The pest came to Russia in 2013 in Sochi, presumably with green spaces. Shchitnik quickly spread along the Black Sea coast, Stavropol, Kuban, Crimea, southern Ukraine, migrated through Abkhazia to Transcaucasia. His appearance was recorded in Kazakhstan and Primorye.
The marble shield bug likes a humid, warm climate and spreads rapidly where winters are mild, where it can survive them. For the cold period, it hides in fallen leaves, in thickets of dry grass. In places unusual for the marble bug, where it is colder in winter than in its homeland, it tends to hide in buildings, sheds, warehouses, residential buildings, sticking to all surfaces.
What does the marble bug eat?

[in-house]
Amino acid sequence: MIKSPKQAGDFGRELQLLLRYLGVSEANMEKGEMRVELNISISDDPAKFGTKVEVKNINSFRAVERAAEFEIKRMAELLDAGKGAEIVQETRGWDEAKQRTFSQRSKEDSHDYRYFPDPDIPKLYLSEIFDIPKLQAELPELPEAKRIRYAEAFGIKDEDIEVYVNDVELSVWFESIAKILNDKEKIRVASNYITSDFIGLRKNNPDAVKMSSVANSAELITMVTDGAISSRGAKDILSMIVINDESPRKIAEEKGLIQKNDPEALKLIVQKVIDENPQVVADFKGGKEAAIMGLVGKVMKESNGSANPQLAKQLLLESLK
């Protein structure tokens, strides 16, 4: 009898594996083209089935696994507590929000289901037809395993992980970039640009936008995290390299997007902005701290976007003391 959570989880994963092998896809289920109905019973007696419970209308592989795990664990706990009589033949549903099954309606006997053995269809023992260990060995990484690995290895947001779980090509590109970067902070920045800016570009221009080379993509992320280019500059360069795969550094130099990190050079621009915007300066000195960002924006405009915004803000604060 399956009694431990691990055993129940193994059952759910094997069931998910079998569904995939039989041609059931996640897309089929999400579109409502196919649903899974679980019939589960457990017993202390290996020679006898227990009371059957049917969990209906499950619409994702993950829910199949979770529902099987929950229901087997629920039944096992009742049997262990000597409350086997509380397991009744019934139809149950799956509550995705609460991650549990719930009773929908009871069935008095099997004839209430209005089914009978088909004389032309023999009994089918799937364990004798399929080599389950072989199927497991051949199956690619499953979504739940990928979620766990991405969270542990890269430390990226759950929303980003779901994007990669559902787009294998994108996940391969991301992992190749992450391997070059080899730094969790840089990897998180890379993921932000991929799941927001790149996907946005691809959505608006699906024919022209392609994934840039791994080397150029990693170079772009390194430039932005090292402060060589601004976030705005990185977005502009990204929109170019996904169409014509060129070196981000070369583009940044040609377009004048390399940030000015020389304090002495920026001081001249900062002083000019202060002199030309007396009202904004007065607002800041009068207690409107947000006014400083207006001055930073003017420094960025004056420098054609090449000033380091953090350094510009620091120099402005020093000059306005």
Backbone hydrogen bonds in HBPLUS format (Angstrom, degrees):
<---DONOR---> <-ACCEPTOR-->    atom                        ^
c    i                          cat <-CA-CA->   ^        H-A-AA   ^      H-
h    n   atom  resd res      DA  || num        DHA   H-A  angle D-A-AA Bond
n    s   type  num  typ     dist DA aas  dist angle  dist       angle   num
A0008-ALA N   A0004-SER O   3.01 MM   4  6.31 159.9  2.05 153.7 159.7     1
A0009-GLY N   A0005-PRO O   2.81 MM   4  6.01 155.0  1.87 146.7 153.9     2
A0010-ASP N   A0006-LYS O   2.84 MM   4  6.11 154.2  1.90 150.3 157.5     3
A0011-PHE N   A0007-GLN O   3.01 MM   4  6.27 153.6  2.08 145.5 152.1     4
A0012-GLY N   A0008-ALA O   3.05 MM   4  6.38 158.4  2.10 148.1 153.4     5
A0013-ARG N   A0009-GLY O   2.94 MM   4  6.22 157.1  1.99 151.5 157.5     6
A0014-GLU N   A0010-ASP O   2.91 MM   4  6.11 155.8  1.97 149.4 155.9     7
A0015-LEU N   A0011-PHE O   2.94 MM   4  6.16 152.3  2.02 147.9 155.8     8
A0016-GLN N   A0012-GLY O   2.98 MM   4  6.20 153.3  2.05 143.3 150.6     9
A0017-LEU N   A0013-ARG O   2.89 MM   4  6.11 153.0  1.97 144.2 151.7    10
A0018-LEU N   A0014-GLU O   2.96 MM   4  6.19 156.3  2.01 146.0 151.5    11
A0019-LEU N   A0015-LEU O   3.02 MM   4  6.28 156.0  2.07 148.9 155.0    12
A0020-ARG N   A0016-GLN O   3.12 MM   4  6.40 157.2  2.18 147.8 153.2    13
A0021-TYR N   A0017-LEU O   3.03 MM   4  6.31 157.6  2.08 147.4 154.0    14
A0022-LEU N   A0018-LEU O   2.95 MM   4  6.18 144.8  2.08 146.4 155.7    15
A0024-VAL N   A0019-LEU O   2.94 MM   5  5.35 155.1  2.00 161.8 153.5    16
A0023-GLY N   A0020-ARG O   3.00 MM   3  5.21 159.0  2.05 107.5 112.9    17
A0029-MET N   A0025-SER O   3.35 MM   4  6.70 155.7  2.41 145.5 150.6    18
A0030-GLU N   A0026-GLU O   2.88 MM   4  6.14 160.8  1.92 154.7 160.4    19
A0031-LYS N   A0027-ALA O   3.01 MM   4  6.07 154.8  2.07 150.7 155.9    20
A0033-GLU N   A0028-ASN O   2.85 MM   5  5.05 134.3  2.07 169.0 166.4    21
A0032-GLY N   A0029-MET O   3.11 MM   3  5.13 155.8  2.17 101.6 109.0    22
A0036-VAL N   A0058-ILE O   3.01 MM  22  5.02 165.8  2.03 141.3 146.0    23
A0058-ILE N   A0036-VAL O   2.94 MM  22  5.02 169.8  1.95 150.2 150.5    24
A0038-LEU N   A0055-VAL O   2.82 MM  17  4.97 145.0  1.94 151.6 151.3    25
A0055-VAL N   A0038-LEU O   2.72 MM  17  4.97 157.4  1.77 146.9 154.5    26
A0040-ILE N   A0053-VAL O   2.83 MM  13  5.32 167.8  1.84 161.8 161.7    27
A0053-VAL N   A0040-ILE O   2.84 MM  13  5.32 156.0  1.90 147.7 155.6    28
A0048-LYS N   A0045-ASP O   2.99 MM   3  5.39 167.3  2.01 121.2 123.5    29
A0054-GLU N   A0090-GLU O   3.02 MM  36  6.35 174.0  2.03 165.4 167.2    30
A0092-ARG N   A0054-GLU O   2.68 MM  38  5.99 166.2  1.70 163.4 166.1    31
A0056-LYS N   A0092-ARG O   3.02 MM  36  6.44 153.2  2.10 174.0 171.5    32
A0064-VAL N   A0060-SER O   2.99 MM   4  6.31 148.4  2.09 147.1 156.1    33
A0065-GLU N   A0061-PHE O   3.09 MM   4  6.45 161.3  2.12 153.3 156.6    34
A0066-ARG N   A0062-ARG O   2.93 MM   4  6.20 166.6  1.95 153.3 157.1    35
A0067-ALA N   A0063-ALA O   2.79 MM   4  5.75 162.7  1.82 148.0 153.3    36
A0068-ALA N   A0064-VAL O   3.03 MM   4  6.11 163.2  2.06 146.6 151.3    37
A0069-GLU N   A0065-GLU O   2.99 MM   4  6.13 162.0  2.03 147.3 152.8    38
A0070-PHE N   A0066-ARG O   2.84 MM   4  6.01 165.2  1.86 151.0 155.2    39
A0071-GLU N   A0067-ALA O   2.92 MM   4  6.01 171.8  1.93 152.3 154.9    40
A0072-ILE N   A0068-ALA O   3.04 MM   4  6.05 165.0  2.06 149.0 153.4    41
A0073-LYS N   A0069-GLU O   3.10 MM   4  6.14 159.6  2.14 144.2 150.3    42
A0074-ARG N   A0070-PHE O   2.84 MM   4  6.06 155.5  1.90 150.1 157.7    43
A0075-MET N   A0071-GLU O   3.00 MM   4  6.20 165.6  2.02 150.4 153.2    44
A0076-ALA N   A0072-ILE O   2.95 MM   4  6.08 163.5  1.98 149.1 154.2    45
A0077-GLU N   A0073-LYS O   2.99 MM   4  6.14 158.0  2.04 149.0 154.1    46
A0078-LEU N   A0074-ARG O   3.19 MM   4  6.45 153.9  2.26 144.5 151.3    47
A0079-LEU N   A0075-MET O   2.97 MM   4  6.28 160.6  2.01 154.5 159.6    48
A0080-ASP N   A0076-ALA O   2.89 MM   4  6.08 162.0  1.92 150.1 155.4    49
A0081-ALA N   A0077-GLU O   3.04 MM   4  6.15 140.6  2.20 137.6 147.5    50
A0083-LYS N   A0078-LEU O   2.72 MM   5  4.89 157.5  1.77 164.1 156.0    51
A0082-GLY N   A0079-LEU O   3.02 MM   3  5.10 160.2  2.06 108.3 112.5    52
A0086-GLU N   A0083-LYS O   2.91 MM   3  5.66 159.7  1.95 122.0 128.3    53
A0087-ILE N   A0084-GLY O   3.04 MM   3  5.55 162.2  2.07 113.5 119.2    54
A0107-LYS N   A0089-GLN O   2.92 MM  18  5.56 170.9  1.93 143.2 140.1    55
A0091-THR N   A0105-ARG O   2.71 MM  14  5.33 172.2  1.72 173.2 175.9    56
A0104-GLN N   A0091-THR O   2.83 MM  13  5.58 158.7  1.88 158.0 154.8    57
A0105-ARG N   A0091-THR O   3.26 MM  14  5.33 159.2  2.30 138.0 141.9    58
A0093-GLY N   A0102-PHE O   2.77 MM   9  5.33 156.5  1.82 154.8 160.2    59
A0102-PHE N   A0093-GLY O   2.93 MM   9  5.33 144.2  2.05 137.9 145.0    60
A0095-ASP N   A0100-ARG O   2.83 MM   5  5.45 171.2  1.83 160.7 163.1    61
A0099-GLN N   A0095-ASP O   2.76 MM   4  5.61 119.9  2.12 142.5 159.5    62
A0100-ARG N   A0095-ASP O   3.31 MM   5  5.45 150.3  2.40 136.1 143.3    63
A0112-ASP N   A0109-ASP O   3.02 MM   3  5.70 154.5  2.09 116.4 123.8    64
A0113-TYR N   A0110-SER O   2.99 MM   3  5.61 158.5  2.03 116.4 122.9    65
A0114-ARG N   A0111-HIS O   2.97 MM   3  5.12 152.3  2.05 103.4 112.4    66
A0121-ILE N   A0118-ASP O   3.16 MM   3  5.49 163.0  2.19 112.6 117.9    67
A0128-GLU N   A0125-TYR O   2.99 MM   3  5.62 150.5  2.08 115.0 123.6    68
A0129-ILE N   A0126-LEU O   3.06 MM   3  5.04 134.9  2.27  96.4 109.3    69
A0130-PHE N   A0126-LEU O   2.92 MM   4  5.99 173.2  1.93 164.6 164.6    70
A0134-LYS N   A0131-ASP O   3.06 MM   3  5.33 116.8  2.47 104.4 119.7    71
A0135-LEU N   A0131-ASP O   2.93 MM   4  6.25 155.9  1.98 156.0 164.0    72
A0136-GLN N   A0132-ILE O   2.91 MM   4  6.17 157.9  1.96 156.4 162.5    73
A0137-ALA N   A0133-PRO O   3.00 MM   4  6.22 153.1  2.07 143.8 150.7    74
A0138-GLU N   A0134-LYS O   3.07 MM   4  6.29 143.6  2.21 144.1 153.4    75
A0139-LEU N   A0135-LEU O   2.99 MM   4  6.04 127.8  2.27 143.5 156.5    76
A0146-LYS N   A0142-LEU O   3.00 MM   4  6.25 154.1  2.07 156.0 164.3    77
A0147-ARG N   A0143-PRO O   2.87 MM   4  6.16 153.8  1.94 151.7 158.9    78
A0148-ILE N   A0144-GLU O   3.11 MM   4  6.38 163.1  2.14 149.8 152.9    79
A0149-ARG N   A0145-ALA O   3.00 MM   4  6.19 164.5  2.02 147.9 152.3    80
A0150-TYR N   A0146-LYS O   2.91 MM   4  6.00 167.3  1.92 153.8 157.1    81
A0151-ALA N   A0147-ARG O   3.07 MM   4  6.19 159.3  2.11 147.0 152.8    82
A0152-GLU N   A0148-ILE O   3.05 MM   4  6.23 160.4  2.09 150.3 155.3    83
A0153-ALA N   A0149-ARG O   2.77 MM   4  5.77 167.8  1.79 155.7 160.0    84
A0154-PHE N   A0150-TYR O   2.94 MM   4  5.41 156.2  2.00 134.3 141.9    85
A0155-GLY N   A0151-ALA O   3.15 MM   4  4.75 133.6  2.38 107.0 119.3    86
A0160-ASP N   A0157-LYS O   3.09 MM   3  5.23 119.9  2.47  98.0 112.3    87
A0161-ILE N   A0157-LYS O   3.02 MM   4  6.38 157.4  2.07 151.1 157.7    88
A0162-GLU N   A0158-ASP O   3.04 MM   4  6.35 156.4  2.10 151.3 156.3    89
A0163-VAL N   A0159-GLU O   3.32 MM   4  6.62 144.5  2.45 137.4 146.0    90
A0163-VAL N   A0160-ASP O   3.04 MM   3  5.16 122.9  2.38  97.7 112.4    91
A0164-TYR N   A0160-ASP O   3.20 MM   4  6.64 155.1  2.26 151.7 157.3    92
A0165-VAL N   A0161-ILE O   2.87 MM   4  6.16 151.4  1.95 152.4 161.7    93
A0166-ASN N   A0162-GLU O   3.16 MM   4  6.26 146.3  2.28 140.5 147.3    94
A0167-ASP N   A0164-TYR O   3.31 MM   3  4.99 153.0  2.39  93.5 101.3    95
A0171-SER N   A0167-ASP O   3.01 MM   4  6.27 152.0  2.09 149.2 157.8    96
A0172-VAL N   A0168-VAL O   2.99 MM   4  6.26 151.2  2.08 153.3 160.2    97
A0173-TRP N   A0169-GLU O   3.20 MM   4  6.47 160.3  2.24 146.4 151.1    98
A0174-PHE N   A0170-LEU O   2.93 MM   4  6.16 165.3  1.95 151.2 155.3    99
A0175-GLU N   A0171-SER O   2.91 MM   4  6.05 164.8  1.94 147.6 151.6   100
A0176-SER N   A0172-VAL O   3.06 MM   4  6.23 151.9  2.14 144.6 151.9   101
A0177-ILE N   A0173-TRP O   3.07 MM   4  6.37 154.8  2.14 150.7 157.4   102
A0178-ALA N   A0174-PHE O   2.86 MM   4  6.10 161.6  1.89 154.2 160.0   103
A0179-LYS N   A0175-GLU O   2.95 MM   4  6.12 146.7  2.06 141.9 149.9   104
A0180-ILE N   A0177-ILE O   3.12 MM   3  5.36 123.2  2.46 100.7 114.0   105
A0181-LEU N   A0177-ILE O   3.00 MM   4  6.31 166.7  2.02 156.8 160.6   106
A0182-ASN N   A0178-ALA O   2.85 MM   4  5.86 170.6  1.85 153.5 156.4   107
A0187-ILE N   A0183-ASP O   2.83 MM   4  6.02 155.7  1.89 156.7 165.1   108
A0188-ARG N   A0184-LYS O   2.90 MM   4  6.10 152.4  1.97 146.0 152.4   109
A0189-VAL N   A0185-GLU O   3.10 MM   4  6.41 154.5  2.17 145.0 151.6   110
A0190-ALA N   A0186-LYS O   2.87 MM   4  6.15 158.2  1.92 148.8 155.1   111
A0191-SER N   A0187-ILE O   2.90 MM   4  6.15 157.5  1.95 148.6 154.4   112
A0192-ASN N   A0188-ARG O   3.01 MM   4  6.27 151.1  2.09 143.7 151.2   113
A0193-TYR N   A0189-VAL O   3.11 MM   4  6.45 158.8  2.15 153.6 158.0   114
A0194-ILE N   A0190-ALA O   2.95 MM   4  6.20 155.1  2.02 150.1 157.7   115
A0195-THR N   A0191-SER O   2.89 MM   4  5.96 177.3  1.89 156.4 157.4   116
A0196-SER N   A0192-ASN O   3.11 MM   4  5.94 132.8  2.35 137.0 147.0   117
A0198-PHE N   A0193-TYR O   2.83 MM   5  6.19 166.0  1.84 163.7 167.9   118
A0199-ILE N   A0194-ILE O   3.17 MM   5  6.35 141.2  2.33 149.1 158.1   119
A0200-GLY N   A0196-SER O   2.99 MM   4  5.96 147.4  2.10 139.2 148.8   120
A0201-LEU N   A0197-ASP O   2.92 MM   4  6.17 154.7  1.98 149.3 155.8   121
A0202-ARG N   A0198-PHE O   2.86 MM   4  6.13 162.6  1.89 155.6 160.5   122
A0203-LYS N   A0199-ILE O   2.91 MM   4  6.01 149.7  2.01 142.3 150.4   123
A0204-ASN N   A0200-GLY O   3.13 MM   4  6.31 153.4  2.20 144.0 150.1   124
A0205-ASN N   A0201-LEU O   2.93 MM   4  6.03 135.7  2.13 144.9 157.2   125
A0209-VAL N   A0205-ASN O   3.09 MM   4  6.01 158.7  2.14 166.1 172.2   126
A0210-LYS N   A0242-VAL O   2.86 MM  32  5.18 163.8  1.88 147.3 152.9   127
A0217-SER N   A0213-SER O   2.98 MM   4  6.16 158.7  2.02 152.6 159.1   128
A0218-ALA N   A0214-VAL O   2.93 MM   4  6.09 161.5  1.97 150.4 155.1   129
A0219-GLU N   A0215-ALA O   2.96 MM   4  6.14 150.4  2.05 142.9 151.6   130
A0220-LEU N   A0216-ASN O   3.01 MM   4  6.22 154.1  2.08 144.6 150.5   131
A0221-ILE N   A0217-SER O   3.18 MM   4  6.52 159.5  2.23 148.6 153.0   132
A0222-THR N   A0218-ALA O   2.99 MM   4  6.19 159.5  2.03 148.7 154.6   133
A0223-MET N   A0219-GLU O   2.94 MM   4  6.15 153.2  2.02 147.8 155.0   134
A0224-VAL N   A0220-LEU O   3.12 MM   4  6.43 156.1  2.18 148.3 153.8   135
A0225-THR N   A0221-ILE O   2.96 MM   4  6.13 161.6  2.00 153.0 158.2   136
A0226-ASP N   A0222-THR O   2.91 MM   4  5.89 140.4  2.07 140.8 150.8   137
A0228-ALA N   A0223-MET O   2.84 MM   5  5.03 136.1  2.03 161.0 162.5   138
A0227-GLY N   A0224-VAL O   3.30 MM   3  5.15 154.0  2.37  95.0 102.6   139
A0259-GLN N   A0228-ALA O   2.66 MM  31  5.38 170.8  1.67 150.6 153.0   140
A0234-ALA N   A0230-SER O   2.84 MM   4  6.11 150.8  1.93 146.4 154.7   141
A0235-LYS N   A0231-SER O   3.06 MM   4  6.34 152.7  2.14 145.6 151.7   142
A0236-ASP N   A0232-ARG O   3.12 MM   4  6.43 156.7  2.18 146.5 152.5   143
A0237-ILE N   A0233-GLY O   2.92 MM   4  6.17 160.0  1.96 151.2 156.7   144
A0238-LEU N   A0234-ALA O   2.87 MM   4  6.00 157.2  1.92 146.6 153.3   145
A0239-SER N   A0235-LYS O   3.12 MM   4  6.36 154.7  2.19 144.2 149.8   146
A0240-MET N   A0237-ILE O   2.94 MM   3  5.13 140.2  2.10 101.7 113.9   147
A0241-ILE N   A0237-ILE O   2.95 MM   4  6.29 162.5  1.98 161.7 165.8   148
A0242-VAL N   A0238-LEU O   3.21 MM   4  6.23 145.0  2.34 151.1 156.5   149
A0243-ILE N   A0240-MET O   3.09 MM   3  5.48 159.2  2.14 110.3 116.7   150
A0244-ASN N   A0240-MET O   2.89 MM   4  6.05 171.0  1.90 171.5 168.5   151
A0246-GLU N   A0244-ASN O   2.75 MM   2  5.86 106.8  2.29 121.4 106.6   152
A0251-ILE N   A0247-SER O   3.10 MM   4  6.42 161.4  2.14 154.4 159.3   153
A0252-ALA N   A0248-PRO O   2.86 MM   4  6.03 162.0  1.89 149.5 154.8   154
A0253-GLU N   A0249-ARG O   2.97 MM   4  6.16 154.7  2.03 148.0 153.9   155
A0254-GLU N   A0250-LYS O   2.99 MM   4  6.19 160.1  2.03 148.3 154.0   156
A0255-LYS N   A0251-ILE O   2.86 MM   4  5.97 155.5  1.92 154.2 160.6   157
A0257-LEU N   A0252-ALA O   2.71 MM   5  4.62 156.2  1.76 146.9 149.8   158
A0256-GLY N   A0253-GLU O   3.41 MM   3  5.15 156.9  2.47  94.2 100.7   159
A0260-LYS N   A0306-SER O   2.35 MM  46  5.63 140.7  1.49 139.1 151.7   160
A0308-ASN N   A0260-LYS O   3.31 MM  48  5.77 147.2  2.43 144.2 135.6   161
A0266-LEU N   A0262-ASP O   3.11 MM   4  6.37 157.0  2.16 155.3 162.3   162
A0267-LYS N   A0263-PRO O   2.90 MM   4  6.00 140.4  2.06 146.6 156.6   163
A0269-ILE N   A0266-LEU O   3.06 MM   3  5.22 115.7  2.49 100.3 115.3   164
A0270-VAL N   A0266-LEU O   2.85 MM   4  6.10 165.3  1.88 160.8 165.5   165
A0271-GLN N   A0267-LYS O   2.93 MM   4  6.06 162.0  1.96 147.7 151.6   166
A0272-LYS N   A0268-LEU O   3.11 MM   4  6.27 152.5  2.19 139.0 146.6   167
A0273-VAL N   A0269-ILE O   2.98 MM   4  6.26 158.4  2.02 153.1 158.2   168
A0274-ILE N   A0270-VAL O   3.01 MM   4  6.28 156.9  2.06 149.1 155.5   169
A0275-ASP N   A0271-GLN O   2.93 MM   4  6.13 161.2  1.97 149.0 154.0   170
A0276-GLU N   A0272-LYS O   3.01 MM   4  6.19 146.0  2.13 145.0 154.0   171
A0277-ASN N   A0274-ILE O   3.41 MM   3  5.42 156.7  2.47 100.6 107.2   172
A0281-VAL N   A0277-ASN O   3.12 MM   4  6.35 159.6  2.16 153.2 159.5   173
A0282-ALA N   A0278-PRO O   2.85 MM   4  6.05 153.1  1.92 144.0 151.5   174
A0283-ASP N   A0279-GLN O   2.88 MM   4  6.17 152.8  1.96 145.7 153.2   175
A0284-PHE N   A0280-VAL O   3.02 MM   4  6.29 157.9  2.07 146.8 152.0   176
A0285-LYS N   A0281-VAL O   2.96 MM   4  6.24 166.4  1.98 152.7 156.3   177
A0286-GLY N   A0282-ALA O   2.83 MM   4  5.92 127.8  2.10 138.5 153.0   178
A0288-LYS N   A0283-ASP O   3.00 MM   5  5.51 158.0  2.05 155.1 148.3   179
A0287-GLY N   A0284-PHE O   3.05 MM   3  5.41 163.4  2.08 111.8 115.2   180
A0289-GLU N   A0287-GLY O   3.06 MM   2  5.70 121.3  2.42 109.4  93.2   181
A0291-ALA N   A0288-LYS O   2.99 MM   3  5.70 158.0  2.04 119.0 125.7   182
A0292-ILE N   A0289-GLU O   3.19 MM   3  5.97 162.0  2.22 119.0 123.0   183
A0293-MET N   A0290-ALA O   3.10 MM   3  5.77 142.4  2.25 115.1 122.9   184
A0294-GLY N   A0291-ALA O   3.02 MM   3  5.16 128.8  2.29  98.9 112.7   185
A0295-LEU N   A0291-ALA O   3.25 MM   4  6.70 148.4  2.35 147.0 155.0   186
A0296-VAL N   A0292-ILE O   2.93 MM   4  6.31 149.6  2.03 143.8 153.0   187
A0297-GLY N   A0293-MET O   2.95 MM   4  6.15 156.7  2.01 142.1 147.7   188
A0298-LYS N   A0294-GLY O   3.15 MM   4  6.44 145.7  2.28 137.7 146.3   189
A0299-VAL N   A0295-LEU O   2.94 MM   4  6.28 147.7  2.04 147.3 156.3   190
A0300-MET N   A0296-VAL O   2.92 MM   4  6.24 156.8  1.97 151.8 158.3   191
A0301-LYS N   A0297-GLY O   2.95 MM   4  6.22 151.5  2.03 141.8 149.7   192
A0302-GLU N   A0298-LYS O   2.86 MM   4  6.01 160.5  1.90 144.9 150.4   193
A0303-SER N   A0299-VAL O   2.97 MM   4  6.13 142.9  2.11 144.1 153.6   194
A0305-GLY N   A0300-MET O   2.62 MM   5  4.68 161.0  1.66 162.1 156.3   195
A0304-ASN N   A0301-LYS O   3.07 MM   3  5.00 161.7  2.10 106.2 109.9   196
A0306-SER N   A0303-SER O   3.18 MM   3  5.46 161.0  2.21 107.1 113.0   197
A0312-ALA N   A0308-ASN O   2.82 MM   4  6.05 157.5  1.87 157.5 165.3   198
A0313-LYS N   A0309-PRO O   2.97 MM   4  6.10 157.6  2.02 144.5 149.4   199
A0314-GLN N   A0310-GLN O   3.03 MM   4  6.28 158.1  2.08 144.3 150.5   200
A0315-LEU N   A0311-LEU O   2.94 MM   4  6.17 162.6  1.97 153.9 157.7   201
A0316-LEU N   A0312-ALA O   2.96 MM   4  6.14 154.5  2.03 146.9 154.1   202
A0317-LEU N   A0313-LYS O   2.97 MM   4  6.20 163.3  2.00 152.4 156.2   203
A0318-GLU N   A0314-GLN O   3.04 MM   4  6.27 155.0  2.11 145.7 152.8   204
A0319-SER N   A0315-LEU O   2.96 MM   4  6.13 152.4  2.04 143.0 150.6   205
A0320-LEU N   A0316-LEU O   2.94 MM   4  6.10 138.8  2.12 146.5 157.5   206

The marble stink bug is a polyphagous insect and feeds on a wide variety of plants; it has about 300 species on its menu. In Japan, it affects cedars, cypresses, fruit trees, vegetables and legumes, such as soybeans. In Southern China, it can be found on forest trees, flowers, stems, pods of various legumes and ornamental crops.
It damages apples, cherries, citrus fruits, peaches, pears, persimmons and other juicy fruits, also mulberries and raspberries. They eat leaves of maple, ailanthus, birch, hornbeam, dogwood, narrow-leaved sucker, forsythia, wild rose, rose, Japanese larch, magnolia, barberry, honeysuckle, chokeberry, white locust, willow, spirea, linden, ginkgo and other trees and shrubs
Most vegetables and grains, such as horseradish, chard, mustard, pepper, cucumber, pumpkin, rice, beans, corn, tomatoes, etc. The pest leaves necrotic spots on young foliage. Bite spots on fruits and vegetables can cause secondary infection, causing the fruits to become mottled with scars, unripe fruits fall off.